[301 S. Magnolia - Bowers Mansion] Metadata
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- Main Title [301 S. Magnolia - Bowers Mansion]
Photographer: McReynolds, OliverCreator Type: Personal
- Creation: 1992-02
- Digitized: 2007-06-19
- Content Description: Photograph of the front of the "Bowers Mansion" located at 301 S. Magnolia in Palestine, Texas. It is a two-story white house with blue trim that has Victorian Italiante-style architectural elements (including a small cupola with bracketed eaves and narrow, paired windows), and a two-tiered porch with Queen Anne-style turned- and jigsawn- wood trim. Part of the yard is also visible, including a gazebo near the back of the house and a fountain in the front of the yard.
- Physical Description: 1 photograph : positive, col. ; 35 mm.
- University of North Texas Libraries Browse Structure: Architecture - Buildings
- University of North Texas Libraries Browse Structure: Social Life and Customs - Homes
- Keyword: historic buildings
- Keyword: houses
- Item is a Primary Source
- Place Name: United States - Texas - Anderson County - Palestine
- Time Period: mod-tim
- Coverage Date: 1992-02
- Place Point: north=31.759861; east=-95.632633;
Name: Rescuing Texas History, 2007Code: SG07
Name: Palestine Public LibraryCode: PPL
- Rights Access: public
- Accession or Local Control No: 33619002102273
- Archival Resource Key: ark:/67531/metapth26390
- Digital Preservation: creationHardware: Epson Perfection V700 Photo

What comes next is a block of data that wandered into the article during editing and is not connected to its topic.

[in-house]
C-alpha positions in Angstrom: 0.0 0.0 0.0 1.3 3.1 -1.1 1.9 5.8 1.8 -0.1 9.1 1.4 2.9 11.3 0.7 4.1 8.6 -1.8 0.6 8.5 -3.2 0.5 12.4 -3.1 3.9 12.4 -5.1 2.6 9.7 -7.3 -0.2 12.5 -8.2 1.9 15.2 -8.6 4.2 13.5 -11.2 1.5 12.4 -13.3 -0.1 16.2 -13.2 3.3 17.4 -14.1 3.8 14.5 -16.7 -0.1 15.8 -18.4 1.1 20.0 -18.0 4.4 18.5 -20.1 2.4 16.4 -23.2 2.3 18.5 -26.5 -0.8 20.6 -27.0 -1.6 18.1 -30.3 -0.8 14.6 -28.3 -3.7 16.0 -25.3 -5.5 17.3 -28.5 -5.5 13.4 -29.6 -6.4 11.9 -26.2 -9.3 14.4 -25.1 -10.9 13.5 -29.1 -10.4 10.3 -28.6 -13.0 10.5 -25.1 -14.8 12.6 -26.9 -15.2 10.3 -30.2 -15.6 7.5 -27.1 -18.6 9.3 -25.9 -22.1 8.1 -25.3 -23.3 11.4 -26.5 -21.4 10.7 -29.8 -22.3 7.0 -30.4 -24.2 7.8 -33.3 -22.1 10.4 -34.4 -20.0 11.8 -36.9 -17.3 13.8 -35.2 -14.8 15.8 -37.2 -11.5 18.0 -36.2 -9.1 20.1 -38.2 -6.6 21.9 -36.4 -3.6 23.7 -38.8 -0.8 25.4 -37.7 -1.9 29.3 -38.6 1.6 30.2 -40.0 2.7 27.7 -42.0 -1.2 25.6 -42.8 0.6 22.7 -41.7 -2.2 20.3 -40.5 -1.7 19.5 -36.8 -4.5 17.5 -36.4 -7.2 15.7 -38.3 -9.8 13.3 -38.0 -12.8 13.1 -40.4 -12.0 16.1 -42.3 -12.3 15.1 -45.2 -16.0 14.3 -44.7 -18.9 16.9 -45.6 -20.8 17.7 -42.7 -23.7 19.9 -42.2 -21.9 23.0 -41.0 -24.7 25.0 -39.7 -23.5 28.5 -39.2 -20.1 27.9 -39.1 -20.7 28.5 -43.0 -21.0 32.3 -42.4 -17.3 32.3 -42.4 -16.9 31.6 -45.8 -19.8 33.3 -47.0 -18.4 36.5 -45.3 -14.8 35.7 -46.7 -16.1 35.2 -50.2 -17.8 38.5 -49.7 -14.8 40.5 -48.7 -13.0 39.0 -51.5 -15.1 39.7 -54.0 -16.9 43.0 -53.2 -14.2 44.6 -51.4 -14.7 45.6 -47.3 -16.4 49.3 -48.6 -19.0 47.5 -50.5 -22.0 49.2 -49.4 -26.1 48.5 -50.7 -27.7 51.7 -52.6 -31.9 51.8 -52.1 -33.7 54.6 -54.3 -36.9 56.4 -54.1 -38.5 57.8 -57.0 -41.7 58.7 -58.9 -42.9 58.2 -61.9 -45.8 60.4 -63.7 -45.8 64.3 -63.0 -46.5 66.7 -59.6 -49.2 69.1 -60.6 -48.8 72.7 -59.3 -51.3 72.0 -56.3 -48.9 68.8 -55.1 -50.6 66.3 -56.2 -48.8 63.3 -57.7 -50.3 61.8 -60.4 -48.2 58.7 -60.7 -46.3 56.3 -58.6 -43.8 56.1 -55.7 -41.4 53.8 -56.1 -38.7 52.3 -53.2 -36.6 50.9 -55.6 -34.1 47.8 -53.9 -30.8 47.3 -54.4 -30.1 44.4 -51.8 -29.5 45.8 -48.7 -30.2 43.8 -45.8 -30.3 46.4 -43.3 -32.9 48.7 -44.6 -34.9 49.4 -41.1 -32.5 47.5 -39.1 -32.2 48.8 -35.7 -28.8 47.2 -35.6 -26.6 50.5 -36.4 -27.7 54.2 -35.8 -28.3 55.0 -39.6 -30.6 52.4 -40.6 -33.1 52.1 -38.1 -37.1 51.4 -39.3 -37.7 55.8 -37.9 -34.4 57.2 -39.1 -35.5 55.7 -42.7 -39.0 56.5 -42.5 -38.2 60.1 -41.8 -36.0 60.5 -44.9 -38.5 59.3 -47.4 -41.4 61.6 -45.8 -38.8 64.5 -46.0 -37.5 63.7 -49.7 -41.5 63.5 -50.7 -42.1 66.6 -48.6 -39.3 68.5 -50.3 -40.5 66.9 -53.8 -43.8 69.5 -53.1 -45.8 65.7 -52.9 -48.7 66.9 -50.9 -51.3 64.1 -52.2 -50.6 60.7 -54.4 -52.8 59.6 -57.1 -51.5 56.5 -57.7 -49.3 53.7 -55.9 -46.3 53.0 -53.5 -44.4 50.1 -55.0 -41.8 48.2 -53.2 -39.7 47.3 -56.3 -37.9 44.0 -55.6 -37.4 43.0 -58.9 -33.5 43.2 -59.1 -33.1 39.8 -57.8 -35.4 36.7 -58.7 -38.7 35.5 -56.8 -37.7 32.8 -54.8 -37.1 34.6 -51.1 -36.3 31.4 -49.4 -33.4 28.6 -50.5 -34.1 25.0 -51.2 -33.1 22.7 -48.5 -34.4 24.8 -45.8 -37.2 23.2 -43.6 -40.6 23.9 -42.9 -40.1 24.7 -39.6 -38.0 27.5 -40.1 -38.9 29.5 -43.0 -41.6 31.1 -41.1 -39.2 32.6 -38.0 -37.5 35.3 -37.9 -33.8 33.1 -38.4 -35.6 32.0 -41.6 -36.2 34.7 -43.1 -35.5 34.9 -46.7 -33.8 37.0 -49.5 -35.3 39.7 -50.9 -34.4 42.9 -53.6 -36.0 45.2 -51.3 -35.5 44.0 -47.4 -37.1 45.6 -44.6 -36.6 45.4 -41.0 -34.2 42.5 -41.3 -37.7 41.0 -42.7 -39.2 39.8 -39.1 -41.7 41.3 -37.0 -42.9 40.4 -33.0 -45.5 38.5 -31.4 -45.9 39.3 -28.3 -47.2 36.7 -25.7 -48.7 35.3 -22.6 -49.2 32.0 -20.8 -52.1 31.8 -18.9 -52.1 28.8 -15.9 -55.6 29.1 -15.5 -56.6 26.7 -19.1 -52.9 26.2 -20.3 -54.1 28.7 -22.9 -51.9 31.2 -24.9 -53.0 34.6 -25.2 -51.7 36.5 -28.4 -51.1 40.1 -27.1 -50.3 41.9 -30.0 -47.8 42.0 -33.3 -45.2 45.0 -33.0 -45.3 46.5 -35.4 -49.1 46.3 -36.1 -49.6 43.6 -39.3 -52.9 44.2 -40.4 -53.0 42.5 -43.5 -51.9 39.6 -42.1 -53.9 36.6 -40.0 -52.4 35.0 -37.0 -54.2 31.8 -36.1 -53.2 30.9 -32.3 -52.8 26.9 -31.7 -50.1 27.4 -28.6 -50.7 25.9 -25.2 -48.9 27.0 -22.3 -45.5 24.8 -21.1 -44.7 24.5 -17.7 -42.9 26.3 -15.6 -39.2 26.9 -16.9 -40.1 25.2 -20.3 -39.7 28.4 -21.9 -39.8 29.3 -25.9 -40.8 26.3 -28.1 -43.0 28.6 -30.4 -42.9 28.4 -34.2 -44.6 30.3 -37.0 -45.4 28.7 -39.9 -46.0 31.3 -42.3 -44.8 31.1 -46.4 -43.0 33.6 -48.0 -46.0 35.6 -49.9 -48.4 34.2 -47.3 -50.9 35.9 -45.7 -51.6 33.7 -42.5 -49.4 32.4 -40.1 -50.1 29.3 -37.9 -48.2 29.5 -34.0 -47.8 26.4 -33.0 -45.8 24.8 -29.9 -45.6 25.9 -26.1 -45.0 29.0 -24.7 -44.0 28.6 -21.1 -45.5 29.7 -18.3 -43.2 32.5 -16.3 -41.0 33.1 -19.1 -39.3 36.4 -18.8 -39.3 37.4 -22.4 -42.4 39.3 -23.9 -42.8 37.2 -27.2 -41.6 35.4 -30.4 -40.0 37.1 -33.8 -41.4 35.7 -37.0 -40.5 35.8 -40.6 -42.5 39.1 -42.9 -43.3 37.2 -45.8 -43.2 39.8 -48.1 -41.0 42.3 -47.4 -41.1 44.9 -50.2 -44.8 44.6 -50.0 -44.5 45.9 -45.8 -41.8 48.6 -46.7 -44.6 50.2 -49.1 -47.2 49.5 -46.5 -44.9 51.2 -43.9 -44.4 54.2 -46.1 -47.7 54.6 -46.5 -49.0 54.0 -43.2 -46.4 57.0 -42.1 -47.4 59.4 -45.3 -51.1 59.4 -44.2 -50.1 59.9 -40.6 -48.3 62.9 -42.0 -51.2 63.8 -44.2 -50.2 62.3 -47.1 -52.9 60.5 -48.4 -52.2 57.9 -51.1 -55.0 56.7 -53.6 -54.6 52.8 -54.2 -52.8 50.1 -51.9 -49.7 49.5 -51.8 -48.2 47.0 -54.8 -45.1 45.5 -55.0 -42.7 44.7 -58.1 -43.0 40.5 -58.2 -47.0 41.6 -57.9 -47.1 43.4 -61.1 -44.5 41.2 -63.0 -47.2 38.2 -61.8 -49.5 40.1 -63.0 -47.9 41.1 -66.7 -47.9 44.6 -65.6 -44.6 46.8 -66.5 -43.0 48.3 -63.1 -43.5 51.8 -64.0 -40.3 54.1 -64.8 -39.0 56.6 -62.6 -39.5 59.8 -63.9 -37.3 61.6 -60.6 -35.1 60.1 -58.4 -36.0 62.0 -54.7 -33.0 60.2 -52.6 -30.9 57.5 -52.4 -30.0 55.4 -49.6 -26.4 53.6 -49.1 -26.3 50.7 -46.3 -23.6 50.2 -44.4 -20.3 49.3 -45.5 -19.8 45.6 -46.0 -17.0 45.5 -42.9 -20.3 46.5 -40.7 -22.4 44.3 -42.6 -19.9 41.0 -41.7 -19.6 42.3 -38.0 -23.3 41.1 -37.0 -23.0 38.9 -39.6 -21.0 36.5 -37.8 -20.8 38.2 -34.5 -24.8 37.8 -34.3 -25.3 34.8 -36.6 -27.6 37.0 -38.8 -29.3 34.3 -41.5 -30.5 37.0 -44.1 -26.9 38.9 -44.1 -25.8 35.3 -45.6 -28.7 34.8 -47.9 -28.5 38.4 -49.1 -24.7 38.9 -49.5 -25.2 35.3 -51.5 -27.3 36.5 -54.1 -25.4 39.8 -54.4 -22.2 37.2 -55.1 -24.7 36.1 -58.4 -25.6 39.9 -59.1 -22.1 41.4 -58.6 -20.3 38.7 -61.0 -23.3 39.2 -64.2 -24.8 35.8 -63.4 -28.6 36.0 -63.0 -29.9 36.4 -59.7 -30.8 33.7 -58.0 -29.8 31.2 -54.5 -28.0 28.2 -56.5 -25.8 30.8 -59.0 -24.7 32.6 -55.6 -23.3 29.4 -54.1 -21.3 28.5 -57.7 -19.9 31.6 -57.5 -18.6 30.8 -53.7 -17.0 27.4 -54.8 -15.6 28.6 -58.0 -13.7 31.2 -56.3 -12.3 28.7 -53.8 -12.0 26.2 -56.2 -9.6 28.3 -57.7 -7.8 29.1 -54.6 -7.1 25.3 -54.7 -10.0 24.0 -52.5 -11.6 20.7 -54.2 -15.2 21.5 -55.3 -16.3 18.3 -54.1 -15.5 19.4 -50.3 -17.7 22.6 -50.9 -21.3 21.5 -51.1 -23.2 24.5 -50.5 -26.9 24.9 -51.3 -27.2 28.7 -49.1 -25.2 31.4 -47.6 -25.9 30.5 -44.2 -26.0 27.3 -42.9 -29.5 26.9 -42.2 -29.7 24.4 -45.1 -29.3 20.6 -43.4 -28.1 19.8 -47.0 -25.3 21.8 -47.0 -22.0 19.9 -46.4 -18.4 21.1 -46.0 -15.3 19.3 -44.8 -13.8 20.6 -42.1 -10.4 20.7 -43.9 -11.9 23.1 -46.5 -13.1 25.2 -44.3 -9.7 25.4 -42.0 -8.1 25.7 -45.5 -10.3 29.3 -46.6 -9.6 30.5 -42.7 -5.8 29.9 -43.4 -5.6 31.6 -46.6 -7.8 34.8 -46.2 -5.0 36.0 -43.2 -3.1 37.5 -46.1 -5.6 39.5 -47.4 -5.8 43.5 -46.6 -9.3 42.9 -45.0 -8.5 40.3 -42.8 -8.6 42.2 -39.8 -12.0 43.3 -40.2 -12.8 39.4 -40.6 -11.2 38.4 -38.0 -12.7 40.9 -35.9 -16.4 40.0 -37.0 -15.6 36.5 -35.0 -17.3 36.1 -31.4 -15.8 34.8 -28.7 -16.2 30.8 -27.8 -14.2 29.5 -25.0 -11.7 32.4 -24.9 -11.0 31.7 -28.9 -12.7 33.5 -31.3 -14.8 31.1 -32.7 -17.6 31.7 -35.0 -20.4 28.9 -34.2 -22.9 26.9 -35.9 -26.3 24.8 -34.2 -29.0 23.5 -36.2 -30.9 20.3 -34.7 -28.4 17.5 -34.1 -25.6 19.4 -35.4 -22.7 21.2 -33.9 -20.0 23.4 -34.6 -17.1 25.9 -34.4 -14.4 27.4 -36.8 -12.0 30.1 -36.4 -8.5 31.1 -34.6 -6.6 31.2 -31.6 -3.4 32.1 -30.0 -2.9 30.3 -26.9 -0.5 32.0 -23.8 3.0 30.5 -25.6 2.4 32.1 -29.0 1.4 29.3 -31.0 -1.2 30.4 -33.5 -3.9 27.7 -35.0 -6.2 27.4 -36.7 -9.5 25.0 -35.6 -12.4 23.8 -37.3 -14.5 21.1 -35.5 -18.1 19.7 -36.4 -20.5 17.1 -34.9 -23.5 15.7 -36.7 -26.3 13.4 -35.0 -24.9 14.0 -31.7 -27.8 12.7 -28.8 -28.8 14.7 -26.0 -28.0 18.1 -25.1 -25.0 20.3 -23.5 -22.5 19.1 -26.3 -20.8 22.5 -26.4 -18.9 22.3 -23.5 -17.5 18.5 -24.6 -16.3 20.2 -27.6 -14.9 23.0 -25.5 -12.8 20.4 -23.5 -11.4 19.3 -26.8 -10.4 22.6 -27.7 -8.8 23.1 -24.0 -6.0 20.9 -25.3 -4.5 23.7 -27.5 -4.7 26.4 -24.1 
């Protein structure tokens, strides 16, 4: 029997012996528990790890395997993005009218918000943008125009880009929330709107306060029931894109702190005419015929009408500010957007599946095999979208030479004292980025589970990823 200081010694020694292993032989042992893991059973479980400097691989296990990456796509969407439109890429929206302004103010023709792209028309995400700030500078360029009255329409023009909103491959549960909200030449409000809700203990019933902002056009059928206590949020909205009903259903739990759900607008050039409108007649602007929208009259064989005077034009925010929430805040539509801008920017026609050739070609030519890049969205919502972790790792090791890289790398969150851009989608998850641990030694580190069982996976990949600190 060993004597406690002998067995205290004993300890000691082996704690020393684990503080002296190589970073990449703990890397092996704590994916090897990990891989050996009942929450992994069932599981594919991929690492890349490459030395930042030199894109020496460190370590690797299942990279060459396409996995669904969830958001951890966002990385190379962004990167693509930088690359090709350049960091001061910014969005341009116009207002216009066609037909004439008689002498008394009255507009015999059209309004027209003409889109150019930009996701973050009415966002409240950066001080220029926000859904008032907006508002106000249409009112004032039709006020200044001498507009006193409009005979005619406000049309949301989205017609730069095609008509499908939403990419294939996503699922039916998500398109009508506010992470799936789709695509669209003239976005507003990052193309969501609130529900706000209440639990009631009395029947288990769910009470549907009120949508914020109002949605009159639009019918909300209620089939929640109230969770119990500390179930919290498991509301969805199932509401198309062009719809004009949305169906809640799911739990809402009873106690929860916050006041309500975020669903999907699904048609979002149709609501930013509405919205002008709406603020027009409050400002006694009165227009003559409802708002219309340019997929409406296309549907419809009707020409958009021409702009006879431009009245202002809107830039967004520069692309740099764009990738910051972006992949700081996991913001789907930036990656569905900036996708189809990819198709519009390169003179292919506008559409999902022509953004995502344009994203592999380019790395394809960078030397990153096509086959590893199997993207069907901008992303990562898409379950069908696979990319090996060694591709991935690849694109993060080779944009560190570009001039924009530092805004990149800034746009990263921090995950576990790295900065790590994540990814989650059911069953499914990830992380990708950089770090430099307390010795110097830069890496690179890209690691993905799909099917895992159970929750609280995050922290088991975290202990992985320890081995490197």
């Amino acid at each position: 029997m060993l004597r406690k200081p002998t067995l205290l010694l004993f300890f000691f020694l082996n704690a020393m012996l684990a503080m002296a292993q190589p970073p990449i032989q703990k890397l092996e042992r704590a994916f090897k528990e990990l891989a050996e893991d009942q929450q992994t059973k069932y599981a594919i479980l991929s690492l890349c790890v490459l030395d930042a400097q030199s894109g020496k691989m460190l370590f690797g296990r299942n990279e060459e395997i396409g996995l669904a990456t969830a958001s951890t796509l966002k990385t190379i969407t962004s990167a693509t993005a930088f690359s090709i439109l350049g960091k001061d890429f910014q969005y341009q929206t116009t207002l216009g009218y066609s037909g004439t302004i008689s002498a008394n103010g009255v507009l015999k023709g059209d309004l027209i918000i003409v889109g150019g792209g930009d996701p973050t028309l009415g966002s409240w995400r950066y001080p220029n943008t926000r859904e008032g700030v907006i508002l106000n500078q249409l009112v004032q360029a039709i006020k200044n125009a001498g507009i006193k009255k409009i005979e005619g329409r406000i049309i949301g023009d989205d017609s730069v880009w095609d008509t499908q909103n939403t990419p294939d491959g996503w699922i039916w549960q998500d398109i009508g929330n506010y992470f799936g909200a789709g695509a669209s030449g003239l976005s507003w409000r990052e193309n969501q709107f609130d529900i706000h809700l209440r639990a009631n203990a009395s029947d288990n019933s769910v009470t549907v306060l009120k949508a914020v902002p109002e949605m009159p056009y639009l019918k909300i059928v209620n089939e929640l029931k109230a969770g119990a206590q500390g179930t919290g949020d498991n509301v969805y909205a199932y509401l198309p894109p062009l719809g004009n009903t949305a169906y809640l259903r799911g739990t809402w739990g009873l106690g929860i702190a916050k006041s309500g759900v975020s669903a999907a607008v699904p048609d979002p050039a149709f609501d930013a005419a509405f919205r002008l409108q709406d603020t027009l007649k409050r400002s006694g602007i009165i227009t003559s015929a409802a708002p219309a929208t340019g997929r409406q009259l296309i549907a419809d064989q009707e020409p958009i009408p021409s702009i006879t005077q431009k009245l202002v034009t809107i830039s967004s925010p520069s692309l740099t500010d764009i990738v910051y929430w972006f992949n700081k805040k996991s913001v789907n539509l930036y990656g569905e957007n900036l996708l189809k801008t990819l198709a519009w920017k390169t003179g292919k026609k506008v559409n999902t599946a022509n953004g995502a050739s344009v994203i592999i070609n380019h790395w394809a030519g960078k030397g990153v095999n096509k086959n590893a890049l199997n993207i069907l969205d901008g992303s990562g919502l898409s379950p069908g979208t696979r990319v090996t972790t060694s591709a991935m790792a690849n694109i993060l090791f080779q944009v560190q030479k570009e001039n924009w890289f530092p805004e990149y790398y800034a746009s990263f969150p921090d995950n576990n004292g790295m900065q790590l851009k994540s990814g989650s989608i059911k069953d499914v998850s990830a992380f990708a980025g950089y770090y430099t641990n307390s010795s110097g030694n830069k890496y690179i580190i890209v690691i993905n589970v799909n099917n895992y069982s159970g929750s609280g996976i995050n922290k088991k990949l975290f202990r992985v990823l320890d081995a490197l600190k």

- Display Note: This house, more commonly known nowadays as the Bowers Mansion, is one of the most outstanding domestic buildings in Palestine. The oldest parts of the house date back to 1878 and display Victorian Italianate elements. The small cupola with its bracketed eaves and narrow, paired windows is indicative of the style. In 1894 major modifications were completed, giving the house a more Queen Anne style architectural character. The 2-tiered porch with its turned- and jigsawn- wood trim are noteworthy features. Since the 1894 renovations, the house has remained virtually unaltered and retains its integrity to a remarkable degree. Palestine merchant and Prussian-native Henry Ash and his wife Amelia Emilie Ash built this house in 1878 and resided here until 1884, when the property was purchased by Andrew L. and Nellie O’Connell Bowers. Around 1886 the Bowers hired local architect-builder Walter W. Wainwright to add the cupola, gazebo, and circular galleries; later, in 1897, St. Louis architect Charles Dunbar designed more renovations, including the addition of an ornate staircase with stained glass. A North Carolina native, Andrew L. Bowers (1852-1926) was an official of the I&GN Railroad, president of the Palestine Salt & Coal Company, and president of several banks, including the Palestine Bank. He served as mayor of Palestine for four terms (over 20 years), overseeing the paving of streets and the erection of the city’s first public school buildings, fire station, and city hall. The Bowers family owned the property for 72 years, until 1955. The house was restored in 1970 by Carl Avera but has since been sold. It now operates as a bed and breakfast.